Against the advice of many of his colleagues, Professor Farghalli A. Mohamed accepted an undergraduate into his research group a number of years ago. Seeing the contributions the student made and how the experience improved the student’s confidence and academic performance helped Professor Mohamed realize the vital importance of research experience to an undergraduate education. In the years since, he has developed a passion for mentoring undergraduates in his research group. His students develop confidence, practical skills, and experience that help them as they apply to graduate schools and for jobs. In return, Professor Mohamed feels that he has become a better teacher, mentor and leader. UROP is proud to highlight Professor Mohamed for his continuing contributions to the undergraduate research culture at UC Irvine.

1. How did you develop an interest in mentoring undergraduate research or creative projects, and what type of projects have you directed?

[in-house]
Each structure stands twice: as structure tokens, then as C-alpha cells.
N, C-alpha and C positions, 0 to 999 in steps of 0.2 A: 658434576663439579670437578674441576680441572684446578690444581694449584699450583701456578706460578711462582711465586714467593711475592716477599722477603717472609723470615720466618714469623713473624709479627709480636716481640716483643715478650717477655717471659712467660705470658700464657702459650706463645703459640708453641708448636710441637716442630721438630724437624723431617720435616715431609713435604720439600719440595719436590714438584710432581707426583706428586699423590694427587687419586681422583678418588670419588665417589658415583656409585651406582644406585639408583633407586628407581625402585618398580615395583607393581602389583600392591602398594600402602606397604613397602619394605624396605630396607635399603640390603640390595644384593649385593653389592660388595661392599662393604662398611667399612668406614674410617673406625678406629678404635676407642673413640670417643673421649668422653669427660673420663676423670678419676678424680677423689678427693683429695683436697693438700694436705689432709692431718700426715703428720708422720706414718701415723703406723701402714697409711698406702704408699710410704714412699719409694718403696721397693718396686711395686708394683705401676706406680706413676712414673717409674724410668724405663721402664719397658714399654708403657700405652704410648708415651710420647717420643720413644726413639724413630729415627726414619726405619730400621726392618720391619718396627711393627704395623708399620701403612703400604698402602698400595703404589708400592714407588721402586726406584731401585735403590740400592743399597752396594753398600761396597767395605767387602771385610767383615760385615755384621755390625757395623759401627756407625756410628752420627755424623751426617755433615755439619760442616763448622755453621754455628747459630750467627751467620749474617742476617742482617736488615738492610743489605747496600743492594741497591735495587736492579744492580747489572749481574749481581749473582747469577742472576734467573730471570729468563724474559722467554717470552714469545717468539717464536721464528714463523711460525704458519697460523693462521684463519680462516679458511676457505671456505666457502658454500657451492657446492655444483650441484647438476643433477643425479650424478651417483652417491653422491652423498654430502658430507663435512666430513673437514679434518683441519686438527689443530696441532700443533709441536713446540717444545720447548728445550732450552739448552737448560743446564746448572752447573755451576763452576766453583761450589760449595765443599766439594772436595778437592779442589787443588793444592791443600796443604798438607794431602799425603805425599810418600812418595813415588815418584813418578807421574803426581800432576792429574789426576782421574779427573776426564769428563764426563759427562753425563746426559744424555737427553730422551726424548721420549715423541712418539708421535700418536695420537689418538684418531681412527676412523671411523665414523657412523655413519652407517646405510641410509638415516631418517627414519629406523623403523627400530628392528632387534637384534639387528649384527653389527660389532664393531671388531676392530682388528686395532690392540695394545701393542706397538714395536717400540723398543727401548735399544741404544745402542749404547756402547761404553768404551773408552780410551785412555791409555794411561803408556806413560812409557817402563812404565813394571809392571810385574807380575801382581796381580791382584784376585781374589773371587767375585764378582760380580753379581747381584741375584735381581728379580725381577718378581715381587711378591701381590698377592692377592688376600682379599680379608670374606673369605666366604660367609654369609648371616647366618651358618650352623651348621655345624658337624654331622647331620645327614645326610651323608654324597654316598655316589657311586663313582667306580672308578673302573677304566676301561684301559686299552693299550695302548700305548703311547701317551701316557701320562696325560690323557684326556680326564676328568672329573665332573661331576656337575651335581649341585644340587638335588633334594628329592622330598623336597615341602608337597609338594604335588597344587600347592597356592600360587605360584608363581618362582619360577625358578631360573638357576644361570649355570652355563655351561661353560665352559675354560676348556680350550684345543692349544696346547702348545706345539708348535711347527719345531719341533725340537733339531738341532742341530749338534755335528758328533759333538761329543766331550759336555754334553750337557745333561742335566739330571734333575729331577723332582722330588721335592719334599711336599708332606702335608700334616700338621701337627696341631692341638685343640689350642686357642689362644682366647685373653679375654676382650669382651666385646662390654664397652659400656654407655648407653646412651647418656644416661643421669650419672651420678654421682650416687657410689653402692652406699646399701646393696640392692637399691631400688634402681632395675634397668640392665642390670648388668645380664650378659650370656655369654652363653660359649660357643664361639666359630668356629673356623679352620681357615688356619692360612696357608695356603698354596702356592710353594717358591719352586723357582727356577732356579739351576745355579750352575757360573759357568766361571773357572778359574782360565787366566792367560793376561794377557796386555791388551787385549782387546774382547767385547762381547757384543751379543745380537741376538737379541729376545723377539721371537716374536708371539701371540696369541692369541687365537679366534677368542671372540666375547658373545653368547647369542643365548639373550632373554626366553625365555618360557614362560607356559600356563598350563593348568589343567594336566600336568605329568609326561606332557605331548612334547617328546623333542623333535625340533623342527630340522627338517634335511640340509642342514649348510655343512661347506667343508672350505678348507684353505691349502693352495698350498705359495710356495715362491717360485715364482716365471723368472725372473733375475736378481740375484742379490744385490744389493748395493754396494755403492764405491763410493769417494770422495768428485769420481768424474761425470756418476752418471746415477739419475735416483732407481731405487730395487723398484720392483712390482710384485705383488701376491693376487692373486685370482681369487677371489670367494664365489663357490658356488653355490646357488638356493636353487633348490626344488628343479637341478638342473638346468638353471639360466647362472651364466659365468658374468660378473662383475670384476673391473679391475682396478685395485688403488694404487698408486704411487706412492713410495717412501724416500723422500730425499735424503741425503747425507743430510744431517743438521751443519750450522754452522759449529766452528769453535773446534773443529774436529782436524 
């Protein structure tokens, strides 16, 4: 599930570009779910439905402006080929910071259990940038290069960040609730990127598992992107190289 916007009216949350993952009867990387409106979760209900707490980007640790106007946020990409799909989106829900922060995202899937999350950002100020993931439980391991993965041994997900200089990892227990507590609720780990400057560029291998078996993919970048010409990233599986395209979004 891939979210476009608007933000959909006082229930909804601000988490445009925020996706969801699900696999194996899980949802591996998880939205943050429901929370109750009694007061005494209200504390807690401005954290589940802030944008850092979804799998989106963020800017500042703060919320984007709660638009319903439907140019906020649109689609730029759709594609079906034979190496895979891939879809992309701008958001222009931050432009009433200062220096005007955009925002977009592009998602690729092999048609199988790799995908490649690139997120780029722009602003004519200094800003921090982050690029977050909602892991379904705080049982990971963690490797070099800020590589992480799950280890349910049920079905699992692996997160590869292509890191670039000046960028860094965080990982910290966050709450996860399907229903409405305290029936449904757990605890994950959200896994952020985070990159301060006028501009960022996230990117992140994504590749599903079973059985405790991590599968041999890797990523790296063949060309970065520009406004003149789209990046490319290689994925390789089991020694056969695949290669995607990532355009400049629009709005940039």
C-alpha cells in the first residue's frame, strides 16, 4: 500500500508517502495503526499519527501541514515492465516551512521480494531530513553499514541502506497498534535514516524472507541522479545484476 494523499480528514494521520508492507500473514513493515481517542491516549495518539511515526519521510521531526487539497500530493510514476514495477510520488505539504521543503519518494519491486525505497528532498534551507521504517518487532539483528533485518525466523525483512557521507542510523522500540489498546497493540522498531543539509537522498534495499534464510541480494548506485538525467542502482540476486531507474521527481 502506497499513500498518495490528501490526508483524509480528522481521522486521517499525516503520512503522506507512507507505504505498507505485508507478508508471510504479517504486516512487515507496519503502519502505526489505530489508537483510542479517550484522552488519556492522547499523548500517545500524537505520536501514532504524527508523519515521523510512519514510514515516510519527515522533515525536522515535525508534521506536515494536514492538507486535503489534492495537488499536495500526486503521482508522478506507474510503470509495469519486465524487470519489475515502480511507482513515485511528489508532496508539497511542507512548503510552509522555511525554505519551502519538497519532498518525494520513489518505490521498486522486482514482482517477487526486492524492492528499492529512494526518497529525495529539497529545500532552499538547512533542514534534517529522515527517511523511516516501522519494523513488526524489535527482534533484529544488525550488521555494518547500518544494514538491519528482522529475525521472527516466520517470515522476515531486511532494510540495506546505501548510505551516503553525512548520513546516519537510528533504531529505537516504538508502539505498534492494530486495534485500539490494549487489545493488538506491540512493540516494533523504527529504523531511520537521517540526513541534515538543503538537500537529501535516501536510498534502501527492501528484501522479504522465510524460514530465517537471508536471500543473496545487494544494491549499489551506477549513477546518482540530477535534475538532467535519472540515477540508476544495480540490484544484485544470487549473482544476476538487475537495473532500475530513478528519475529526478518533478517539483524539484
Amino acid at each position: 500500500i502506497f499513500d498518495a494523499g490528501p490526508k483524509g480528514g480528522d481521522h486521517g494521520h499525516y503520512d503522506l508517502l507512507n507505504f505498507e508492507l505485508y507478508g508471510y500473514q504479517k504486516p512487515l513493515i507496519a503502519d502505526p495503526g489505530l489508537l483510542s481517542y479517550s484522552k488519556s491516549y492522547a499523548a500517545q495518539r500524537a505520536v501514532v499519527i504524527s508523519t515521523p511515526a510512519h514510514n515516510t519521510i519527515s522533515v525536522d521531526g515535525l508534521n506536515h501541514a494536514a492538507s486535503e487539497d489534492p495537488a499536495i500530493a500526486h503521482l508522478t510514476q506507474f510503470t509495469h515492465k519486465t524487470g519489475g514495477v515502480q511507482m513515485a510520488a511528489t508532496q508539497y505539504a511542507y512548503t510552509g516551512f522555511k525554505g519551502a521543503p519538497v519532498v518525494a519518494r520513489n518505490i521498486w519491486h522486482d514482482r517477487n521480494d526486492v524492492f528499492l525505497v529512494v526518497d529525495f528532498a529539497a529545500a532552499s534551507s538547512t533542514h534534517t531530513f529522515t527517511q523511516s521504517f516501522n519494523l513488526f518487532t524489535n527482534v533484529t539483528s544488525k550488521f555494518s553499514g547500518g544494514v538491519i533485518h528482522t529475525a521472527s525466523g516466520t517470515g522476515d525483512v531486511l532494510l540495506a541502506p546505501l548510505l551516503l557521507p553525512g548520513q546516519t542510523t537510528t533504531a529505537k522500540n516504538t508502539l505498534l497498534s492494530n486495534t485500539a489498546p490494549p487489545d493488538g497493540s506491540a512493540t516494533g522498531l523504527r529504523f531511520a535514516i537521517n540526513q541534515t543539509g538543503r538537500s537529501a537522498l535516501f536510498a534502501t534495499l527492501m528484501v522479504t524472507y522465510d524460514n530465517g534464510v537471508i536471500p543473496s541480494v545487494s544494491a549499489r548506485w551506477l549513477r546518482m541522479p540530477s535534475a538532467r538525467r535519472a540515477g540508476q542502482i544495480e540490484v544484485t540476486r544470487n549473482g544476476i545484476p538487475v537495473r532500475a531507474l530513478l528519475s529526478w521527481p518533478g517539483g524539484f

About 17 years ago, one of my students stopped by my office, asking if he could join my Research group, Initially, I was reluctant. First, his grade point average was about 2.3/4.0. Second, some of my colleagues warned me that I should not take undergraduate students to do research in my laboratories because they might become a burden not only on my graduate students but also on my research budget. However, that student was persistent in his request. As a result, I finally decided to let him work under my supervision. Surprisingly, he did a good job in my lab. Because of his background in mechanical engineering and design, he came up with good ideas that made contributions in terms of enhancing the efficiency of some of our mechanical testing machines. I was really impressed. He was taking four units with me, and as a result of his hard work, sincere dedication and strong interest in research, I gave him an “A.” He continued his work in my labs for five quarters. Because of the encouragement and the support he was receiving from my graduate students and me and because my graduate students began to tutor him, his performance in his courses improved. He started getting Bs and As in his upper division courses. One day he told me that by my allowing him to work in my lab, he gained his confidence and started to believe in himself. He graduated with a grade point average of 3.3/4.0. He was admitted as a graduate student at UCI. I suggested that he should work for another faculty member so that he could broaden his research interests beyond what he learned from my research projects. After some discussion, he agreed to my suggestion and worked under the supervision of one of our dynamic Materials faculty. He did well in his program and graduated after four years with a Ph.D. After several years of working in different places, he recently joined one of the major manufacturing companies in Orange County as a senior scientist. Amazingly, he has 15 patents. Still once in a while, he stops by my office asking me if he could join my research.” I say to him, “yes, you are welcome, but I cannot afford to pay your salary.”